Page 34

CONCRETE JERSEY BARRIER

GRANITE BLOCKS

Typical Dimensions: Varies. 8 / 10 / 12 ft. long x 27 in. wide x 32 in. high. Estimated Cost: $721 / 8 ft.; $1,084 / 12 ft.

Typical Dimensions: 36 in. long x 18 in. high, x 1.5 ft. wide. Estimated Cost: Varies — typically sourced from existing city inventory (reused).

Overview: Large, concrete barriers that can be used to create a wall-style barrier.

Demo (1 day - 1 month)

F Pilot (1 month - 1 year)

F Interim (1 - 5 years)

Recommended Applications and Installation ɖBikeways: ɖ Place in continuous line along edge of lane to create barrier. At T-intersection, provide break for bikeway access from intersecting street. ɖPlazas: ɖ May be combined with planters and other barrier elements to define the edge of a plaza. Place barriers end to end along edge of plaza area, in strategic locations as needed. Not recommended as sole/primary barrier element, due to weight, lack of visual permeability, and potential aesthetic concerns. Tips and Considerations »» Highly durable and long-lasting. »» Can be decorated to integrate public art — New York City DOT has used concrete jersey barriers to create protected bicycle lanes, turning the barriers into a canvas for local artists (see page 32 for more info). »» Extremely heavy, requires trained staff and special equipment to transport. »» Can pose challenges for emergency vehicle access, trash collection, and other curbside services. Potential Sources »» Loan from city public works or transportation department. »» Buy or rent from traffic control equipment suppliers or construction companies 34 · MATERIALS PALETTE · Barrier Elements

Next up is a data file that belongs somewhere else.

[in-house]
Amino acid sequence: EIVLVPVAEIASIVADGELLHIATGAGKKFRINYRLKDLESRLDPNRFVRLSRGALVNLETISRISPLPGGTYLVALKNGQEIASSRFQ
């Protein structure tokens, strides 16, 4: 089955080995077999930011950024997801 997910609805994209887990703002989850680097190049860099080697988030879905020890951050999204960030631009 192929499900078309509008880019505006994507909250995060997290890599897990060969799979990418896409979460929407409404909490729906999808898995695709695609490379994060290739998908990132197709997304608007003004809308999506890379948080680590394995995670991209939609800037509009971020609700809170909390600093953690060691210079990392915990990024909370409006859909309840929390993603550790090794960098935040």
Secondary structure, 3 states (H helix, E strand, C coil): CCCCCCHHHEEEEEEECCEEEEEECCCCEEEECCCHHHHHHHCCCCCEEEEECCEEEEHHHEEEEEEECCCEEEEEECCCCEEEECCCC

Overview: Large, granite blocks can be used as a barrier element and have the added benefit of doubling as seating, depending on use / placement.

Demo (1 day - 1 month)

F Pilot (1 month - 1 year)

F Interim (1 - 5 years)

Recommended Applications and Installation ɖPlazas: ɖ Place along edge plaza area to visually define the plaza space. Strong case study example of this is NYCDOT’s use of granite blocks (along with planters) in and around plaza spaces to create a sense of enclosure and to buffer the plaza from motor vehicle traffic (see page 32 for more info). Blocks have also been used in Philadelphia for this purpose.

Tips and Considerations »» Highly durable and long-lasting. »» Use regionally-appropriate, locally sourced blocks whenever possible. »» Extremely heavy, requires trained staff and special equipment to transport. »» Concrete blocks are a good alternative.

Potential Sources »» Borrow from city public works or parks department. »» Purchase from local stone quarry or landscape vendor.

Tactical Urbanist's Guide to Materials and Design v.1.0  

The only materials and design guidance for Tactical Urbanist demonstration, pilot, and interim design projects. Funded by the James L. Knigh...

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